I want to give my two cents on a topic which seems to be top of mind for those in business economic development circles"”how to keep Chiquita in Cincinnati. Perhaps a particularly niche topic, but a passion of mine nonetheless.

I joke that I sometimes wonder why I get a regular seat at downtown business lunches and I'm not put in the "limited view" section. I say this in jest because one of my opinions about economic development sometimes gets me in hot water. I have always held the view that because we are a Tristate region, we are at an advantage in that we essentially have three states to offer incentive packages to companies seeking a better deal. An example is that of U.S. Playing Card, which recently chose to move their headquarters across the river to Northern Kentucky because they got a better deal on tax abatements. You might have also seen that Omnicare recently high-tailed it out of Covington for a return back to Cincinnati. So, as these companies are given the luxury of playing site selection ping-pong, my argument is that we, as a region, are better off when companies at least stay in the local area.

Compare these two moves to that of NCR in Dayton, which moved to a suburb of Atlanta, leaving many to ask if we did everything we could to keep them here. They could not get a good deal from Ohio. Now they are not only gone "” but way gone.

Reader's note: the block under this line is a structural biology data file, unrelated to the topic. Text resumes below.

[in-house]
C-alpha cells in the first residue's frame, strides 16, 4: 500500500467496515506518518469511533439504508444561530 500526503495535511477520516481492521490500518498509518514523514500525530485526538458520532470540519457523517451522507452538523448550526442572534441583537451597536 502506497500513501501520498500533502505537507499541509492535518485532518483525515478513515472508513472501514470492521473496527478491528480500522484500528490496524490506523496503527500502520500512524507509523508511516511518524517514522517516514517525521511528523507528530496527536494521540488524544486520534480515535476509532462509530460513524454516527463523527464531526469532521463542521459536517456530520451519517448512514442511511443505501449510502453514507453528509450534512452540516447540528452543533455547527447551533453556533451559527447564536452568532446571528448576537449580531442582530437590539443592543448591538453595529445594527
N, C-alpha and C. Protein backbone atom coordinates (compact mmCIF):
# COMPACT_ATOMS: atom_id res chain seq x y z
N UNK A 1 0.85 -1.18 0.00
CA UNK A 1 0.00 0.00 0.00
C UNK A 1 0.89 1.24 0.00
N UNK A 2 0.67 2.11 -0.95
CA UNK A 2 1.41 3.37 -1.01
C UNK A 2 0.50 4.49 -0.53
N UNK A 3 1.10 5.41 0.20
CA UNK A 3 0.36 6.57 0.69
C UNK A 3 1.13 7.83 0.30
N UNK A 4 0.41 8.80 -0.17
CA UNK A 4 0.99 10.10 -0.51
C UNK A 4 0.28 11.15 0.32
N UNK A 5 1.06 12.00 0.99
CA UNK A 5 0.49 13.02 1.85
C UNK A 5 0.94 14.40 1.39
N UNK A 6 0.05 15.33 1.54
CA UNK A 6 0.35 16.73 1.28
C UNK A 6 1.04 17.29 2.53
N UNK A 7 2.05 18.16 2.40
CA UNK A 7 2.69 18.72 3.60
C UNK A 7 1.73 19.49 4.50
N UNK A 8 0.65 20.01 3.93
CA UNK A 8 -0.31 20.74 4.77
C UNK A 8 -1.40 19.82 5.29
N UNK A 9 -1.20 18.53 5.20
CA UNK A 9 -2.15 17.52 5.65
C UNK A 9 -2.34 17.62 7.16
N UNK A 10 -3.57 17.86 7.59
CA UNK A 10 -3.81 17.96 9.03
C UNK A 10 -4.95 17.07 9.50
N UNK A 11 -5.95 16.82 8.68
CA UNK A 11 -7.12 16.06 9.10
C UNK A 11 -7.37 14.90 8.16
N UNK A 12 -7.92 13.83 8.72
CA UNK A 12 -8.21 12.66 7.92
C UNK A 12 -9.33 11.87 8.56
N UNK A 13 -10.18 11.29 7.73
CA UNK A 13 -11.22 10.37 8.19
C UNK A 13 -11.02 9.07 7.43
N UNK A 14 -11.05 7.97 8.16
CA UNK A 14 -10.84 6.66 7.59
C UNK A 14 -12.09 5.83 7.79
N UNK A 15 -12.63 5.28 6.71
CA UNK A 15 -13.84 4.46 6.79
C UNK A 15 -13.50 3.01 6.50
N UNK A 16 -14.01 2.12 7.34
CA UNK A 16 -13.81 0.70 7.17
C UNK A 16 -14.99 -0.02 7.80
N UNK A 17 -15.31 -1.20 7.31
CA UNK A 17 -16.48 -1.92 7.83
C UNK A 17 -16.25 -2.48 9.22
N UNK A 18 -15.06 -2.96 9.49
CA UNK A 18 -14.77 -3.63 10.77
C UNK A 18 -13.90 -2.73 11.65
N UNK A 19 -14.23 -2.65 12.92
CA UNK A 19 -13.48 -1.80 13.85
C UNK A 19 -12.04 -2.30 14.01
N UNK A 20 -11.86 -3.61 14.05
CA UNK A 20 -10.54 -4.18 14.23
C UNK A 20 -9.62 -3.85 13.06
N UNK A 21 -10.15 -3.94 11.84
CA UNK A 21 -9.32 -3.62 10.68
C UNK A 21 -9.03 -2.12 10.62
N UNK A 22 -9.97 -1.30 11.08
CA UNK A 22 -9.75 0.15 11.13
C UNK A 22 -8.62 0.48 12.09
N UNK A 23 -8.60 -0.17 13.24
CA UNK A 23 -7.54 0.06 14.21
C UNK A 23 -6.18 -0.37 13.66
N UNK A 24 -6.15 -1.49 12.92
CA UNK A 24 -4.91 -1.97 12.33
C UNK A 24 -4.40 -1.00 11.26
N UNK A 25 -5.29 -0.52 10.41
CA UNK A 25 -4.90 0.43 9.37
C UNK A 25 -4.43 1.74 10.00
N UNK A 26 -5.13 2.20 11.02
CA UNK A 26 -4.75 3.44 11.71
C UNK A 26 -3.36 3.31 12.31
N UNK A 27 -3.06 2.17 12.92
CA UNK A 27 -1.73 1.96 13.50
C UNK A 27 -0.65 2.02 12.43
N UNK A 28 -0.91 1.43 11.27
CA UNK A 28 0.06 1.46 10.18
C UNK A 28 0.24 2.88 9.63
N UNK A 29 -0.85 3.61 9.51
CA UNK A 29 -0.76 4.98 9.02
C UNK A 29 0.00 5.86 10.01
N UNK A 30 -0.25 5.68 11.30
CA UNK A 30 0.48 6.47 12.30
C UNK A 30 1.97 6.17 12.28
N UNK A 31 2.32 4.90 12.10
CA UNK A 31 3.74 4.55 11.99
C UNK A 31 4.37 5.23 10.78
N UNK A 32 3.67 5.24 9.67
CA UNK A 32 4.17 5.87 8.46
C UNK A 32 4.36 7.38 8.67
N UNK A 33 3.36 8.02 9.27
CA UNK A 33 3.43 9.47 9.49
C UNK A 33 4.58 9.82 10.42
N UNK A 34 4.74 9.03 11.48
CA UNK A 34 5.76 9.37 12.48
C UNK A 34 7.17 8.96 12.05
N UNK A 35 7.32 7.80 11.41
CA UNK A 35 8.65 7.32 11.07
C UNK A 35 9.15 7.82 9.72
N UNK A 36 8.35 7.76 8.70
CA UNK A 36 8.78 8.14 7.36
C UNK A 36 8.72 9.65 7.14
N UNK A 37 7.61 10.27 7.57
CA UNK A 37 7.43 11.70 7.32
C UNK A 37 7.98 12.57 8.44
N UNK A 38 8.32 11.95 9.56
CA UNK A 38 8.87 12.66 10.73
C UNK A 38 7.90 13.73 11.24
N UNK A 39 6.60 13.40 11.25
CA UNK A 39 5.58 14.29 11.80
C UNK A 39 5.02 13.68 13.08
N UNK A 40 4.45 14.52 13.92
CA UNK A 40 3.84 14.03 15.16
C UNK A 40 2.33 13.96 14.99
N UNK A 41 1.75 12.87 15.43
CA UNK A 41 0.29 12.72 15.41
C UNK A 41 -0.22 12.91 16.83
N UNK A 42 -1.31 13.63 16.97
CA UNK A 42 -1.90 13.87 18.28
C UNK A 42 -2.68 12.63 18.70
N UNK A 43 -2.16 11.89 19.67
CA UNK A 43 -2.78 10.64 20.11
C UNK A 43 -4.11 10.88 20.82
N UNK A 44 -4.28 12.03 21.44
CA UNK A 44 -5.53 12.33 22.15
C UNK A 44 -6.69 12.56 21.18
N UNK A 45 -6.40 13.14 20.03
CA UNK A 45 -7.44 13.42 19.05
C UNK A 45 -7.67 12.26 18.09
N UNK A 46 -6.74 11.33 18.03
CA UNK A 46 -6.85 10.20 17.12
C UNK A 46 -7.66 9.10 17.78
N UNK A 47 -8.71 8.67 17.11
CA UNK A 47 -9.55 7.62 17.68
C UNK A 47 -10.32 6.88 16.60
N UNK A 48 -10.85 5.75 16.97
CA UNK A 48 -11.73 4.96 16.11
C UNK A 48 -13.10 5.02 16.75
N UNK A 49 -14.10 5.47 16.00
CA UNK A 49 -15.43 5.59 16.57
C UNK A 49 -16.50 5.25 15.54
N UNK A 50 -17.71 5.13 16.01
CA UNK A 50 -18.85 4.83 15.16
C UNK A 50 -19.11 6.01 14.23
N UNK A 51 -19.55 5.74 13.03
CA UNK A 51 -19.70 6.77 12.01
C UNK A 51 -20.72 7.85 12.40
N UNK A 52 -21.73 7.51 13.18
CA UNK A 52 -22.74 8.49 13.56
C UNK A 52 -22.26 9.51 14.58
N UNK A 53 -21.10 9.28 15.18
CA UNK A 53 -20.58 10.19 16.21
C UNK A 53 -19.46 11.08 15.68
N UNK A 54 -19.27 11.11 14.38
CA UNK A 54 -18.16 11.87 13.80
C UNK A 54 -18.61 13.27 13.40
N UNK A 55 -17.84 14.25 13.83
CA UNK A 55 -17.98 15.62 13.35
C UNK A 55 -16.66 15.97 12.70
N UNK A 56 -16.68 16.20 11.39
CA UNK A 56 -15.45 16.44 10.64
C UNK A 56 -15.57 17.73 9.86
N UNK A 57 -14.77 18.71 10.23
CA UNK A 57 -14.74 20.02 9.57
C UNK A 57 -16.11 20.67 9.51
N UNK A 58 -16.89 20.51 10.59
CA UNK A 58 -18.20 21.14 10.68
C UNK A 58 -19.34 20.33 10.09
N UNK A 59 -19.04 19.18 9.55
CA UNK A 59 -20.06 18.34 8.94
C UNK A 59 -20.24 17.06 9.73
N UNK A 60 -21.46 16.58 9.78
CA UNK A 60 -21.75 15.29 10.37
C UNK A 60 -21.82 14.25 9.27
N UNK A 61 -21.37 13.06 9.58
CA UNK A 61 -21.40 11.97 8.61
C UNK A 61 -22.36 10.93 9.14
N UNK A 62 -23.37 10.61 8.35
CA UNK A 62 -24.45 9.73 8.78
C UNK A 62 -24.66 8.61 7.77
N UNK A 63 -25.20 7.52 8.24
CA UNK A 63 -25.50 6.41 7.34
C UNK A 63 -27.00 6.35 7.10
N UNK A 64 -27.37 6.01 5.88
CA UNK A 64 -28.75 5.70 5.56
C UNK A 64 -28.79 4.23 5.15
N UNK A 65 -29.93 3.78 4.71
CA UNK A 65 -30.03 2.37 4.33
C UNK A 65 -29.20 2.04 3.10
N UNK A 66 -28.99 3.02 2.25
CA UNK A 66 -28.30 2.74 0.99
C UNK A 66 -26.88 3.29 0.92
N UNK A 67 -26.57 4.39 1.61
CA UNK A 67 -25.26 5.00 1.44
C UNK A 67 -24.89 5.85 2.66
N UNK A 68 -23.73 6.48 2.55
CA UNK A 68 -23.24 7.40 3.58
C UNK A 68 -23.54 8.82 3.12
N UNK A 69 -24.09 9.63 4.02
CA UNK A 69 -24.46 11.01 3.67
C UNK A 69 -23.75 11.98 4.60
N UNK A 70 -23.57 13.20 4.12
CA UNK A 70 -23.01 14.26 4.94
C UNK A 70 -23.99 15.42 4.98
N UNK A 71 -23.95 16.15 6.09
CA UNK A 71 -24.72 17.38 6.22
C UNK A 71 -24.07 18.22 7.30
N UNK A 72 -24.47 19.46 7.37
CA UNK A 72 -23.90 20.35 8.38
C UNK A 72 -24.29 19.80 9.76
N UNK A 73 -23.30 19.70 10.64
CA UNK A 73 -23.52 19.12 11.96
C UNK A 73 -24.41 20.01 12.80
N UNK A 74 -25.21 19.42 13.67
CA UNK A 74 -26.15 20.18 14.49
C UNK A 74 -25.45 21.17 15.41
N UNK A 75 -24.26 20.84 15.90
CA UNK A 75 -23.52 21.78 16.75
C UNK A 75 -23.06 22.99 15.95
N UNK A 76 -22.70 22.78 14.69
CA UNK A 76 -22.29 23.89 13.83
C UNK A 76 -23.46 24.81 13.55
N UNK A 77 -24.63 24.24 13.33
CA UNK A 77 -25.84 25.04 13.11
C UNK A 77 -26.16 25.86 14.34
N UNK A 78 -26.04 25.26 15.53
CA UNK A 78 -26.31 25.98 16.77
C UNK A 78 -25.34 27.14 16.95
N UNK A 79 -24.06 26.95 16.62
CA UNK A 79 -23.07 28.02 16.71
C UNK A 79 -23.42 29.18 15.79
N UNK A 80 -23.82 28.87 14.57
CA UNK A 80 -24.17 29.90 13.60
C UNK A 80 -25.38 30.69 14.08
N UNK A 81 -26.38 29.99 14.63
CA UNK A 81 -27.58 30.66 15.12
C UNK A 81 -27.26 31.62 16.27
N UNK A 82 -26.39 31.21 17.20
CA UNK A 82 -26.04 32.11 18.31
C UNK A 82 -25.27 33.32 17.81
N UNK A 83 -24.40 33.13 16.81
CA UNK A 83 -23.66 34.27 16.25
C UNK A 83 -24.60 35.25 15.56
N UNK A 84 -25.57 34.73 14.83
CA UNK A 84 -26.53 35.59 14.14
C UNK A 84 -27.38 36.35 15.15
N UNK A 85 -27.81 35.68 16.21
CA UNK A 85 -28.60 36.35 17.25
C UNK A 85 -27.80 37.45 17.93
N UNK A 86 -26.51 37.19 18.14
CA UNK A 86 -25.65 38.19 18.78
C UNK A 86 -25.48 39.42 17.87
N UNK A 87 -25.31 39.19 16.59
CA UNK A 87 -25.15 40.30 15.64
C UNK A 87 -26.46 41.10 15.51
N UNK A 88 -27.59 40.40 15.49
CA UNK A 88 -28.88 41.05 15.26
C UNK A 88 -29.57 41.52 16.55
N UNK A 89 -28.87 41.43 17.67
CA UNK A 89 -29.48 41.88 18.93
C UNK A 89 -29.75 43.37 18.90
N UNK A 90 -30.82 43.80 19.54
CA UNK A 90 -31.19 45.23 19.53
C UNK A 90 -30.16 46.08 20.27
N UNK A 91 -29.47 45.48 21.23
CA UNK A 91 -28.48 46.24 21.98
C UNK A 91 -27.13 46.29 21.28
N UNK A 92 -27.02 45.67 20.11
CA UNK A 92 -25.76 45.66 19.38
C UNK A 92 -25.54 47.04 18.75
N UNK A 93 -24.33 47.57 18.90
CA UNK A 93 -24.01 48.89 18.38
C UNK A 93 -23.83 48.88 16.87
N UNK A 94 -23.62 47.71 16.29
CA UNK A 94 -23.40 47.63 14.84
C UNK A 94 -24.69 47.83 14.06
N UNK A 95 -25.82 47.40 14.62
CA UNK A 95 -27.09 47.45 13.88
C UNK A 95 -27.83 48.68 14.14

Earlier this year, Cincy had the privilege of having Fernando Aguirre from Chiquita as a keynote speaker at an event. We were very impressed as he shared his experience as an "Undercover Boss" on the TV show. It was well before the news that the company was looking at
relocation options. While researching Chiquita in the news, I came upon an initiative by two local marketers, Kevin Dugan and J.B. Kropp. They launched an aggressive online campaign a couple of months ago through Twitter letting Aguirre know directly why they thought he should keep the headquarters in Cincinnati. The effort was so successful that it was reported by the national media including an interview by National Public Radio.

After hearing Aguirre speak, it didn't surprise me that he responded over Twitter with a respectful and congenial thank you. The effort by Dugan and Kropp makes me proud to call Cincinnati home. Soon after they launched the Twitter effort, Charlotte, which has offered an incentive package to lure Chiquita, launched its own online campaign. They have also had a good response.

I am encouraged that the state of communications allows for this new kind of participation from true stakeholders.

Mark Twain is reported to have said "When the end of the world comes, I want to be in Cincinnati because it's always 20 years behind the times."

Guess what Mark, things are changing, as seen in efforts like these by Dugan and Kropp.

And Charlotte, as for you, I hope you don't mind playing second fiddle regardless of the outcome.

See the campaign to keep Chiquita on Twitter @nocincybananasplit.